On their rock the four wolves stirred. The dog looked at his mate, a quick flick of the yellow eyes containing a signal. In unison they rose and one by one bounded down, quick sleek shadows in the night. The bitch pulled into the lead, her mate just a step behind, the pups running in the rear. Once Silverfeet went to take the lead, but he was quelled by a swift look from his father. He dropped back. He knew the discipline of the hunt. He knew also that this was not the time for playfulness. Silently the pack ran.
Soon the wolves reached the environs of the beaver pond and the bitch slowed the pace. She had scented the beaver.
She turned and led the pack in a circle that would bring it downwind of the quarry. Just once, and very softly, she growled, turning her head towards Silverfeet, clearing telling him to keep position. The young wolf, eager and brash though he was, dared not disobey. He wanted to dash madly away, to short-cut towards the beaver, but training and instinct prevailed and he kept his place.
The she-wolf turned the pack . . . slowed . . . stopped. She looked at Silverfeet, who sat impatiently beside her. The young wolf immediately rose and went on alone, heading cautiously towards the sound and scent of the beaver. The bitch looked at her daughter and the young wolf knew that she must remain. This was to be Silverfeet’s hunt. But the bitch did not fully trust her inexperienced son. She led the pack in another circle, running wide of the quarry, but intending to place herself in a position to intercept the beaver’s frantic rush for the safety of the water should Silverfeet miss his attack.
In the moon-splashed forest Silverfeet padded softly, a powerful wraith intent on the kill. His mother need not have feared. The young wolf felt the urgency of this moment. He knew that this was his test; he sensed that after this kill he would occupy a position of equality in the pack. He inhaled the beaver scent deep into his lungs while his ears noted the eating noises made by the quarry.
Silverfeet stopped. He stood still, attuning his senses to the hunt. Only some fifteen yards separated him from the beaver. It continued eating, unaware that death lurked almost within striking distance. The horned owl hooted from somewhere nearby and the wolf allowed his eyes to swivel once towards the sound; then, he fixed his gaze on the spot where his nose and ears told him the beaver must be. In another instant he moved forward, his body tense, his powerful muscles quivering, anticipating the call for action. He moved with infinite care, placing each broad pad softly upon the ground, avoiding dry leaves and brittle sticks that might crack or rustle and warn the beaver before he could charge. He stopped again, gathering his haunches for the leap. His entire body shivered slightly for an instant. Then he launched himself.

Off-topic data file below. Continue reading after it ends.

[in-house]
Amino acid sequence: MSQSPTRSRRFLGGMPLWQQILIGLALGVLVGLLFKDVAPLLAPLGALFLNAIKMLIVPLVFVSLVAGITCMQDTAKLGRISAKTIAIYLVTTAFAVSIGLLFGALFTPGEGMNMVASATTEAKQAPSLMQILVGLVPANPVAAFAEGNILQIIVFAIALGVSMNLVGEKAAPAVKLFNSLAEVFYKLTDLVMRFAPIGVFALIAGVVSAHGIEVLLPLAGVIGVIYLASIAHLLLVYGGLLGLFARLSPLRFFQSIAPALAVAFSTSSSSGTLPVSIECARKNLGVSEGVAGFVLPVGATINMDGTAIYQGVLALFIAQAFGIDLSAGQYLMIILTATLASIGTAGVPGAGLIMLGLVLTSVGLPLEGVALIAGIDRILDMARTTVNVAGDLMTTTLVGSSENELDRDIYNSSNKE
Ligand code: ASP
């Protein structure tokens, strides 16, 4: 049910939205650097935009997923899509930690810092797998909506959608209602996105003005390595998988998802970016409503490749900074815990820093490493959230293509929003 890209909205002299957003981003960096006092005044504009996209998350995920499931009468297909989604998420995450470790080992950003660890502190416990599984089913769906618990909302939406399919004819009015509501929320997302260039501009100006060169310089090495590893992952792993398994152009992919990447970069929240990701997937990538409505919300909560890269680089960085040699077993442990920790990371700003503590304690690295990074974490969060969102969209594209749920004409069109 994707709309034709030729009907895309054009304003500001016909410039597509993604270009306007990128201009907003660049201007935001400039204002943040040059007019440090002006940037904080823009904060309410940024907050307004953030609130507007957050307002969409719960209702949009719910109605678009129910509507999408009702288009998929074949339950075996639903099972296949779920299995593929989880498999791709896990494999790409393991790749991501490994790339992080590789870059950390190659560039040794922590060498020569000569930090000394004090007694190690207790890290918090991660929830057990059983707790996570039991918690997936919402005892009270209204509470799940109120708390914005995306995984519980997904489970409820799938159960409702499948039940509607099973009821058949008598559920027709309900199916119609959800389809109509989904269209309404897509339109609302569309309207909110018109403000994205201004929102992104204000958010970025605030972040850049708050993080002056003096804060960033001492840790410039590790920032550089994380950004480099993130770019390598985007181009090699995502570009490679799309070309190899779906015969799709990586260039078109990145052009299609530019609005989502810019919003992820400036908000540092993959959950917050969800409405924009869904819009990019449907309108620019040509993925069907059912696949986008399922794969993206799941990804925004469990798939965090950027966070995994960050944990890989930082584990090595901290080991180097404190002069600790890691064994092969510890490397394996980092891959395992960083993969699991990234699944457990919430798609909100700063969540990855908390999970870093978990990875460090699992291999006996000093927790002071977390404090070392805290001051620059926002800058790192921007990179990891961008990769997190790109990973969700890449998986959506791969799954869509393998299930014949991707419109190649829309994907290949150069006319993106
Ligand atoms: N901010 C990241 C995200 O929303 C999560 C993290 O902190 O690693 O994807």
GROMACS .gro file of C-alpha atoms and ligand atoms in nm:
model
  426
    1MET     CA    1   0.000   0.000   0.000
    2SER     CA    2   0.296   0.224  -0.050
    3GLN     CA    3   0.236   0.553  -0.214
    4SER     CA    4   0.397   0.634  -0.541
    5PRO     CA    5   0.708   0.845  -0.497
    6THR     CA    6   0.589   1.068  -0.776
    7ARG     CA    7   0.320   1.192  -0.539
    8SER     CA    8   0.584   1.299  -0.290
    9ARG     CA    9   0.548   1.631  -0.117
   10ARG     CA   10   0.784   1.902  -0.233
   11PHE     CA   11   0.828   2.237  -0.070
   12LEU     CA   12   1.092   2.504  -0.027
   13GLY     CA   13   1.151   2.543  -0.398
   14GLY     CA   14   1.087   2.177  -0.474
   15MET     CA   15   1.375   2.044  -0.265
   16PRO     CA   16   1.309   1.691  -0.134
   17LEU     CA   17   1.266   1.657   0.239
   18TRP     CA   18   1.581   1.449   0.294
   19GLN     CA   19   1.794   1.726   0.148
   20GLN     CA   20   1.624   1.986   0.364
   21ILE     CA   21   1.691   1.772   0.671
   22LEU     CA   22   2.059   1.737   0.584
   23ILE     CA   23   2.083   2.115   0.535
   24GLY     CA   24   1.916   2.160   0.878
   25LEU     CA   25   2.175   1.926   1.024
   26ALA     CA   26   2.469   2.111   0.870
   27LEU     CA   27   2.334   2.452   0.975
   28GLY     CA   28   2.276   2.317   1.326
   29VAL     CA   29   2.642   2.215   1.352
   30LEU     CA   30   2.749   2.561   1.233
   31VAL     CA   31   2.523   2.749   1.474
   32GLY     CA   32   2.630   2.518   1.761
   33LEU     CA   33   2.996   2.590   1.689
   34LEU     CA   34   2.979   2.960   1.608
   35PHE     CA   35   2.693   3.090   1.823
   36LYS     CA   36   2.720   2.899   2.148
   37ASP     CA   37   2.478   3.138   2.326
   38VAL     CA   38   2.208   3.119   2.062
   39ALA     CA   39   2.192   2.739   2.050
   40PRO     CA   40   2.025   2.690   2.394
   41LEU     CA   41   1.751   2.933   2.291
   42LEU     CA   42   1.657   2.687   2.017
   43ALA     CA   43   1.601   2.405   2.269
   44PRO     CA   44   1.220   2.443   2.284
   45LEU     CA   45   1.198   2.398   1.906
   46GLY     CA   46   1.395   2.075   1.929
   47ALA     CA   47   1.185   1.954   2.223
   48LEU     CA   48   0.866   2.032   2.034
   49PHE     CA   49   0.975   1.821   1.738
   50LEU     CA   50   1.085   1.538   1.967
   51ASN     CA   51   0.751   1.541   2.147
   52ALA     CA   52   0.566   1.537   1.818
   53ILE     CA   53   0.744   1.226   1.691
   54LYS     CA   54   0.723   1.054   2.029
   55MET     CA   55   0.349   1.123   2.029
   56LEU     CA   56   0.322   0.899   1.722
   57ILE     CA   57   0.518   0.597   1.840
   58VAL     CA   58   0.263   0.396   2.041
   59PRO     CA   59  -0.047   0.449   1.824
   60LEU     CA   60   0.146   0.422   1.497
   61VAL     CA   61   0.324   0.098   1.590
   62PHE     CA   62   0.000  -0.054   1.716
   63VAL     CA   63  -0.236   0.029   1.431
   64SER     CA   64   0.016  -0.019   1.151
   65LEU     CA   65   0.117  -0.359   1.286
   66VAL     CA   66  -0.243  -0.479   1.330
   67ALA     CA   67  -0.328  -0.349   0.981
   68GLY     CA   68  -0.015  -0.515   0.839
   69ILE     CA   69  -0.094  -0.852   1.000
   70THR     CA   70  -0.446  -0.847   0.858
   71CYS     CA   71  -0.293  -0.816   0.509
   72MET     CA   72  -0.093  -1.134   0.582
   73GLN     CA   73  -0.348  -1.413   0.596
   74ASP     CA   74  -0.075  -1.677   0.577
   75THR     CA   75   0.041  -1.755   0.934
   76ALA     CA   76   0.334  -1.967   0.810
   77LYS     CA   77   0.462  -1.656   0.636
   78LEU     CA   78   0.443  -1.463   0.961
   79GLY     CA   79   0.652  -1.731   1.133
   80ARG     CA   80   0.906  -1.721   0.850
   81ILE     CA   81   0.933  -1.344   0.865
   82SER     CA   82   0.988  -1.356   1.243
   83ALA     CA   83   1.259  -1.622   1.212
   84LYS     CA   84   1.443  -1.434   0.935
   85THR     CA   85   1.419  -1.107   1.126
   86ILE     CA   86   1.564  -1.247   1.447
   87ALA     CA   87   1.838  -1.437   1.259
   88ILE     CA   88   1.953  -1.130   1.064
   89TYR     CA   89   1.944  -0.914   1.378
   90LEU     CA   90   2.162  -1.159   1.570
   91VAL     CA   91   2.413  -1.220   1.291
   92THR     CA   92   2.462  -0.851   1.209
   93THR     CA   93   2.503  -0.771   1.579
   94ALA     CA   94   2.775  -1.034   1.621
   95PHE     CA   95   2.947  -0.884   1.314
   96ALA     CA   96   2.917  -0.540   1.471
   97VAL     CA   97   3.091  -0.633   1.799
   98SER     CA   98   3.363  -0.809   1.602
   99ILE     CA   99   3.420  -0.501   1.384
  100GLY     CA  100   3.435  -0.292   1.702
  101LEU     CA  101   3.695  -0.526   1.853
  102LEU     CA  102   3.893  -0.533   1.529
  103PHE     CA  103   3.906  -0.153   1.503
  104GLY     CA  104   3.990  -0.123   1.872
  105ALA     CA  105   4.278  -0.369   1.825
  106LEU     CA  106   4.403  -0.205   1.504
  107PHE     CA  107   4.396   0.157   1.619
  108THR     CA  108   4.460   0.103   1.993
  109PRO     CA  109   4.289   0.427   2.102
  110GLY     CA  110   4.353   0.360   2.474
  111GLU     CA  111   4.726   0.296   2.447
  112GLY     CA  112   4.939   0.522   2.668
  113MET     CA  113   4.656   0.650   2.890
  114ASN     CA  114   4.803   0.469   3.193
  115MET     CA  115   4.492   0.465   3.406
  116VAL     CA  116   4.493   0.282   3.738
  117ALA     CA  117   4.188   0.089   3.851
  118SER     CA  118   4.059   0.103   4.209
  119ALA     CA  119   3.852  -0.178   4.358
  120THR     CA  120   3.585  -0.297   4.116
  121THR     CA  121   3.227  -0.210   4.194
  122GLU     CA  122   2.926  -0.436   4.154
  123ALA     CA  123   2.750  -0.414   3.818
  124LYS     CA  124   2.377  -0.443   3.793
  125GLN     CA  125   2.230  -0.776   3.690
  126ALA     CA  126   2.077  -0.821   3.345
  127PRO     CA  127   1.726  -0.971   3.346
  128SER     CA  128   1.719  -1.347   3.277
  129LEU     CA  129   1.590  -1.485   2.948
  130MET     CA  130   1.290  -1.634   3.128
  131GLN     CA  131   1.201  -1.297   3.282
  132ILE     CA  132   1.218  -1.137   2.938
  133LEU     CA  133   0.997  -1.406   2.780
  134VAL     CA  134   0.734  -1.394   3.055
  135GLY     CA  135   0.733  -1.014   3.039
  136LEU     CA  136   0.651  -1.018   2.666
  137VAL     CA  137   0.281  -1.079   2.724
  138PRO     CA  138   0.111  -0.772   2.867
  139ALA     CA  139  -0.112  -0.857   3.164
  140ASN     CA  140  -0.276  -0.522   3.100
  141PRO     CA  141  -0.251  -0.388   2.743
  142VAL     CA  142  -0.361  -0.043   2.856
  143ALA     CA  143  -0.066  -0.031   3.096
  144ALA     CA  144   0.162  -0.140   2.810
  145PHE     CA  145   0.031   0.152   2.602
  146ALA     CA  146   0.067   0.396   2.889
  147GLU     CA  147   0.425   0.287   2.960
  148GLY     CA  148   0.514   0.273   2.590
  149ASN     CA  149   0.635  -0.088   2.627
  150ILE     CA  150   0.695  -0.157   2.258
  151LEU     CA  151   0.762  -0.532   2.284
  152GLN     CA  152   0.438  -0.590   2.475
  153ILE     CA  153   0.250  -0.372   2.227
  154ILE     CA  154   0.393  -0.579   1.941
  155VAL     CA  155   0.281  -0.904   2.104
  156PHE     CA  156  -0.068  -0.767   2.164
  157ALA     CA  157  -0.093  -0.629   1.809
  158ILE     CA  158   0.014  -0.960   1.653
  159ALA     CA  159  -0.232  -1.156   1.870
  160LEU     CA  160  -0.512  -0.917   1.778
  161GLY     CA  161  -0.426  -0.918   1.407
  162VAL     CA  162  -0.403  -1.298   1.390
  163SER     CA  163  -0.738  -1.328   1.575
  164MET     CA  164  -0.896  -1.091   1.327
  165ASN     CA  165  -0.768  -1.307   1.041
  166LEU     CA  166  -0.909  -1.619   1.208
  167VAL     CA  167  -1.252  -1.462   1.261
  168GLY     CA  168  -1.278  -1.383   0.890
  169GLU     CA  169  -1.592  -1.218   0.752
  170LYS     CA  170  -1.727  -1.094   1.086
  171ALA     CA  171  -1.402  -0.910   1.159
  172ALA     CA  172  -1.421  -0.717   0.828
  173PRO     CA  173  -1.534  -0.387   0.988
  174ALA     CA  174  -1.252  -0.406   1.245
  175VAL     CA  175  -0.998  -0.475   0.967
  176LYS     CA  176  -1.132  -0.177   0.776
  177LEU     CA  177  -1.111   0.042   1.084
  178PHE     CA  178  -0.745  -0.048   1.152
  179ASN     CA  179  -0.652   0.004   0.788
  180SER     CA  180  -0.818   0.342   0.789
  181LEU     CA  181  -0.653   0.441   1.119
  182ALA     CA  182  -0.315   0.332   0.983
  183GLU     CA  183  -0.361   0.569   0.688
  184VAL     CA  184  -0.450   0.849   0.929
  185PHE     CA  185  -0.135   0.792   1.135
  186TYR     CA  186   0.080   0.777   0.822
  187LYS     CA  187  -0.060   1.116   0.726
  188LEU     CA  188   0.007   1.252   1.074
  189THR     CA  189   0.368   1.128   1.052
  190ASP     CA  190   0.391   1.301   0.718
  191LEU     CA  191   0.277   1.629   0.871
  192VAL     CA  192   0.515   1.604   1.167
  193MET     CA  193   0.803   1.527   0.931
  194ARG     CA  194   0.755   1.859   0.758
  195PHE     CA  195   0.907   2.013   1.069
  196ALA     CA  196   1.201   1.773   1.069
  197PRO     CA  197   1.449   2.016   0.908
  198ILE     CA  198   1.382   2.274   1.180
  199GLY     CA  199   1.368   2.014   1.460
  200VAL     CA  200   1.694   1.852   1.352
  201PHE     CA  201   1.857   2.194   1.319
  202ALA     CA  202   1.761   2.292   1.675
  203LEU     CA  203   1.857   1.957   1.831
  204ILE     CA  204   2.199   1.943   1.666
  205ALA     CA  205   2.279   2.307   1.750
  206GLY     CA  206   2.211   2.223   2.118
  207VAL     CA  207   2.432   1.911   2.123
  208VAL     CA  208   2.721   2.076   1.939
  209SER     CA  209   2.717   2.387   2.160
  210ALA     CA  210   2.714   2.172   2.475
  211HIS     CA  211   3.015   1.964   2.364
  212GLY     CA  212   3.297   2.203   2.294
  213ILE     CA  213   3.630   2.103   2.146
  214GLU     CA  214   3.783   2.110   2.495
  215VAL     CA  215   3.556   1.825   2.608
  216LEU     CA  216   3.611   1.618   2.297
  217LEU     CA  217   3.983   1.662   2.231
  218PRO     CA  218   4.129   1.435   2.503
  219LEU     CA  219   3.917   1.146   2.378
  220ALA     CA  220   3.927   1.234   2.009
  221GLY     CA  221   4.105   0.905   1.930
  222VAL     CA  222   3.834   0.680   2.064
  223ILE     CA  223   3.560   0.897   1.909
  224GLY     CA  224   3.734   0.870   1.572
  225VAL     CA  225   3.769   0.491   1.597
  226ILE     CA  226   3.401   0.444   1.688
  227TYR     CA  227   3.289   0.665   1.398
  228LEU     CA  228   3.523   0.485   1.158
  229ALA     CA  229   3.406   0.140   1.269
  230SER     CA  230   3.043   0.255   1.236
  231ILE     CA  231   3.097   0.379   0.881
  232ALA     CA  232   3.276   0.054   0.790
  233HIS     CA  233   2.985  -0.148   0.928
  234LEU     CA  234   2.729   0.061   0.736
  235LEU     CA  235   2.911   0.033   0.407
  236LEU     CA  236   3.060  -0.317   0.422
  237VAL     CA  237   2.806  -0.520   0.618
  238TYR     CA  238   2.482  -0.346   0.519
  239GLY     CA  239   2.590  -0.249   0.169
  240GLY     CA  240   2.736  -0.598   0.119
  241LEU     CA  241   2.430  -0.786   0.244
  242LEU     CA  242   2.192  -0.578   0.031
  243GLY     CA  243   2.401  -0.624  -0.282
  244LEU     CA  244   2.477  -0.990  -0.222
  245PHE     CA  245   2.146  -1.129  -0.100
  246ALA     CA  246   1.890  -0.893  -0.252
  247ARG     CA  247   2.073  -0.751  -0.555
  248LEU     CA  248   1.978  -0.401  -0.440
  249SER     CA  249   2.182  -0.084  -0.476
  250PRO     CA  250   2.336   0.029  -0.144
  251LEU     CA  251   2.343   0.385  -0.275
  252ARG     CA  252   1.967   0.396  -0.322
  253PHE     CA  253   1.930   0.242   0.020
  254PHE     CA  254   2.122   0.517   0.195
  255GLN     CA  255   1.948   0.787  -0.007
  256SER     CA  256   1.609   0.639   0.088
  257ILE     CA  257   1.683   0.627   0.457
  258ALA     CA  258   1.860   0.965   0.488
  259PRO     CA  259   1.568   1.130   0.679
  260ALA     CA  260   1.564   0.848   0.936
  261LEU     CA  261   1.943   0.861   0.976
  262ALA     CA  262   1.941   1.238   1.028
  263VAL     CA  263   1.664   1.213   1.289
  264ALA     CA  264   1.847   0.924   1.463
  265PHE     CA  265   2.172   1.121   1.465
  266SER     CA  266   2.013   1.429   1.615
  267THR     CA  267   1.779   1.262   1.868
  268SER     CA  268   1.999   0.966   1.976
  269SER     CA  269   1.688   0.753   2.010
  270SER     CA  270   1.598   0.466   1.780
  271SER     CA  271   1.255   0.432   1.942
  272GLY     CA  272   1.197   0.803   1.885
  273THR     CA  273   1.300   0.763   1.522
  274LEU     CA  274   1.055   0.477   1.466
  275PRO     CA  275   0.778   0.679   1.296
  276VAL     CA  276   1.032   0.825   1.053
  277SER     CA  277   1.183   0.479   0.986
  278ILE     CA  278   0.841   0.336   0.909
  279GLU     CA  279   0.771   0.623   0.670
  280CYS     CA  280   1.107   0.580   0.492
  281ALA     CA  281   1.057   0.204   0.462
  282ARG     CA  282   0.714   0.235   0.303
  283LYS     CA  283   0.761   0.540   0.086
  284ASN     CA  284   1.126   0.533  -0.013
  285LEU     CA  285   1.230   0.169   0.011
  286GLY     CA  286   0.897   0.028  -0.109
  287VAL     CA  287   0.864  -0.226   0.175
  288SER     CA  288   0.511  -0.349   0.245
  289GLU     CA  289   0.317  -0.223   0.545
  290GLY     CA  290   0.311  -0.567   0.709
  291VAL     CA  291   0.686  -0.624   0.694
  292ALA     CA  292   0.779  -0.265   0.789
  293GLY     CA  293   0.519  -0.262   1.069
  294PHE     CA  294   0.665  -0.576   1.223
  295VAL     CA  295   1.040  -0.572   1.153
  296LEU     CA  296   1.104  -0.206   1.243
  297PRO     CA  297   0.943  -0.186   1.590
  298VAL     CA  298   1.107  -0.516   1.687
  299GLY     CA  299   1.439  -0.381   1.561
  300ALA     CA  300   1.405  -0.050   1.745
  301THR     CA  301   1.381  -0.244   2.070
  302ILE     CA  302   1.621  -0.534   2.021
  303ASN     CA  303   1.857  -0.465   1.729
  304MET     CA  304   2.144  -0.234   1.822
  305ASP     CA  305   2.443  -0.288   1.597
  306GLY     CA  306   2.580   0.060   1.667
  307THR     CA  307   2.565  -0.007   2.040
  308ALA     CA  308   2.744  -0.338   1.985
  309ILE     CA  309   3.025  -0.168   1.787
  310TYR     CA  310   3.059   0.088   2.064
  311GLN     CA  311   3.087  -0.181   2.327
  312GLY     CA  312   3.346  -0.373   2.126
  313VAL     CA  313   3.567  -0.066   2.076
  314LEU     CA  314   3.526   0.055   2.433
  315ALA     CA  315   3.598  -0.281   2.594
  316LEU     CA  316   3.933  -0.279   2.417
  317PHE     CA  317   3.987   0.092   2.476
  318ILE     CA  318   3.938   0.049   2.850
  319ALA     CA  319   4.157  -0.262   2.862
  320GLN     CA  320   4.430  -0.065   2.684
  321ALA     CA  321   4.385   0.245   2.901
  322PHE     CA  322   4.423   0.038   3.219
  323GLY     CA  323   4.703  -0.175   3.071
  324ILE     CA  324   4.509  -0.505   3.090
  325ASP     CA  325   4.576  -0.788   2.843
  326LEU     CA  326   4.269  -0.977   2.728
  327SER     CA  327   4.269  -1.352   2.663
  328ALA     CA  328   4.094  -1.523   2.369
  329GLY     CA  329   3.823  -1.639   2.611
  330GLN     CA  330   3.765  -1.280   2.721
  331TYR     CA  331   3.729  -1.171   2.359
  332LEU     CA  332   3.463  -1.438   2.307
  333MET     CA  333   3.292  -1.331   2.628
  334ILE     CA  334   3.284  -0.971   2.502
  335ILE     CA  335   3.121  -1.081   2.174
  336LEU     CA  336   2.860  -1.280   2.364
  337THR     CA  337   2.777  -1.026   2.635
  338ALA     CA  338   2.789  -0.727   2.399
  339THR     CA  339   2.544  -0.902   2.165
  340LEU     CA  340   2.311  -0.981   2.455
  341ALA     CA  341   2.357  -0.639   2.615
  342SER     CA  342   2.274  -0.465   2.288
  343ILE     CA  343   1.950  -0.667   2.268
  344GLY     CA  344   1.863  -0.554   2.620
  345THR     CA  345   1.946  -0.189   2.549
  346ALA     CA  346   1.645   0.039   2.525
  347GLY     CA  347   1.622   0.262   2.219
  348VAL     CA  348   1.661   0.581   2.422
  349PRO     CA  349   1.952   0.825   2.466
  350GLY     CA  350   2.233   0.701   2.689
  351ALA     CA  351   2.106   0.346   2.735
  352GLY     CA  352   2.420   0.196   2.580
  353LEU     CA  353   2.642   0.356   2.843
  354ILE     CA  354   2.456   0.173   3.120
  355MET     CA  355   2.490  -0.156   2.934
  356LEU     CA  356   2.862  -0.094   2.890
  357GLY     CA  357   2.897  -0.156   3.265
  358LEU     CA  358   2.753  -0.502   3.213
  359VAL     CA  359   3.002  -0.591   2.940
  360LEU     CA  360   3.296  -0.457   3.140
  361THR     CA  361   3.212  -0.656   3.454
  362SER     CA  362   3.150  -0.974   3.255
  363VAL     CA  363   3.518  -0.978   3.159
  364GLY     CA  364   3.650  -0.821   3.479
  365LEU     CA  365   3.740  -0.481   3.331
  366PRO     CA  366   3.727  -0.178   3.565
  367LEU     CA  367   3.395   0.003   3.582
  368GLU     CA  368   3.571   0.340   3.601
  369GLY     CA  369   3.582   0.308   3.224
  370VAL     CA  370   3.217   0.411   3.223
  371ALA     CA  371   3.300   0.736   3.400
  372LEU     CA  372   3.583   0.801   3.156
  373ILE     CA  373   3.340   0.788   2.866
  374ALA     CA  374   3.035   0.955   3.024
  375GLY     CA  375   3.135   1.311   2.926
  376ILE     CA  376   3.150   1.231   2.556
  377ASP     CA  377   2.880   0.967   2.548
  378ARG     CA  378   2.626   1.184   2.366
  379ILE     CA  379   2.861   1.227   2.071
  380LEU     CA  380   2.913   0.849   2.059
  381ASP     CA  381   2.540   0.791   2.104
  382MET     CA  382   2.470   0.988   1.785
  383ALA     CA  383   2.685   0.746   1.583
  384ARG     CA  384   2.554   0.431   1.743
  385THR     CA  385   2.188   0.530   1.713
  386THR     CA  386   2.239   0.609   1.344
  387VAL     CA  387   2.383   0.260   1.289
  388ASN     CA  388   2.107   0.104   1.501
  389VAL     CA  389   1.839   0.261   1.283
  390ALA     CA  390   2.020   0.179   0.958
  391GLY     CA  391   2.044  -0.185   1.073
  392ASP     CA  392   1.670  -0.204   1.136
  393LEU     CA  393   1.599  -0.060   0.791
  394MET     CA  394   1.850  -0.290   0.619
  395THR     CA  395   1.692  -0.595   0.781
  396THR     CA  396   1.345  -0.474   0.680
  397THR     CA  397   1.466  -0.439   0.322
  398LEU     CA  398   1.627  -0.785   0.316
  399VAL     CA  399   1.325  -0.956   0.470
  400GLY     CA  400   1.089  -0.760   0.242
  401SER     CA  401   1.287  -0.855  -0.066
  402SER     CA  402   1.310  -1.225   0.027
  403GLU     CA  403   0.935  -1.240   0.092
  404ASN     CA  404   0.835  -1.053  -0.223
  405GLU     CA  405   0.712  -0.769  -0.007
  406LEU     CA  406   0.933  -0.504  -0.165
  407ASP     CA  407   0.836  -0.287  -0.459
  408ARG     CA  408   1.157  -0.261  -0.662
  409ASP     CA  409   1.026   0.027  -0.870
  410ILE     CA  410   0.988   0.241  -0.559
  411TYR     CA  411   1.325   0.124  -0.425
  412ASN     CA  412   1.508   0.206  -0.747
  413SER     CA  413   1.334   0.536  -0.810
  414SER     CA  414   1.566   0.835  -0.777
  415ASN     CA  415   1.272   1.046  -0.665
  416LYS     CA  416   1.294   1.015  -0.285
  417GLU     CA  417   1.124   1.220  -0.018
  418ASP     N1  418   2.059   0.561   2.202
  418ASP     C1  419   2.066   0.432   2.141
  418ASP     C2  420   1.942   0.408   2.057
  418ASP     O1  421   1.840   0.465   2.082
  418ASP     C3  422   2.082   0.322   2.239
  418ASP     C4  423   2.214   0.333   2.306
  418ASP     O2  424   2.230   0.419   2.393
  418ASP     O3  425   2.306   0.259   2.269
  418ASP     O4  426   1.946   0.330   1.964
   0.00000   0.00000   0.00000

The beaver turned away from the downed tree and twisted his body, aiming towards the canal. But he was too late.
The wolf sprang at the fleeing beaver. He landed lightly after his initial leap, bunched his legs and thrust himself into space once more, coming down just two feet short of the beaver. His reaching muzzle found the beaver’s wet back, and his fangs bit deep. The beaver screamed, once, and lashed his body into a frenzy, desperately trying to shake the killing grip.
Silverfeet braced himself against the frantic struggles of his prey. He shook his neck savagely to the right and opened his jaws as the beaver fell sideways, exposing the underside of his neck. Swiftly, Silverfeet bit into the beaver’s throat, felt the warmth of blood, tasted its salty tang. Then he went into a frenzy. Growls formed deep in his throat and his eyes slitted as he shook the dying beaver to the left and to the right. He shook the beaver again and again, even after it was quite dead, and he was still worrying the carcass when the rest of the pack arrived. At once Silverfeet became transformed. He dropped the beaver, licked once at his bloodied lips, and growled, and this time his voice contained a warning. He straddled his victim and bared his fangs at his sister, telling her clearly that this was his kill.
They stood quietly for a time, the parent wolves and the black bitch forming a semi-circle around Silverfeet. Then the old she-wolf moved forward and reached down, past her son’s bared fangs. She took hold of the dead beaver and dragged it away from him. She dropped it, looked up at her son, and then lay down beside the kill and began to eat. Seconds later the four wolves had settled to the meal, and if Silverfeet growled now and then between gulps, his voice held no threat. Rather there was a note of pride in it. In ten minutes nothing remained of the beaver but a few pieces of fur and some chips of bone, scattered over the blood-stained ground.
Perhaps it was the success of his kill, or maybe it was the Indian summer night with its promise of winter to come, that acted on Silverfeet. Whatever it was, he suddenly rose to his feet, lifted his muzzle, and wailed his long, melancholy cry. The ululating song galvanized the others, and the forest night was suddenly filled with the deep baying of the wolves. At times their voices joined in chorus; at times they howled solo, one voice picking up where another left off. Howl after howl sailed upwards and over the trees, to float for a time in air and eventually become lost in an infinity of space. When it was over the forest was a place of stillness. Even the owls had hushed and it seemed as though the very wind had stilled its journey. Then the bark of a fox rang out, and the heart of the wilderness beat again.
The beaver had been but poor fare for the four wolves and they had need to hunt again this night, so, having finished their howl, they set off, aware that this would be a long hunt.
“Cry Wild” (c) 1970 by RD Lawrence ISBN )-285-62727-1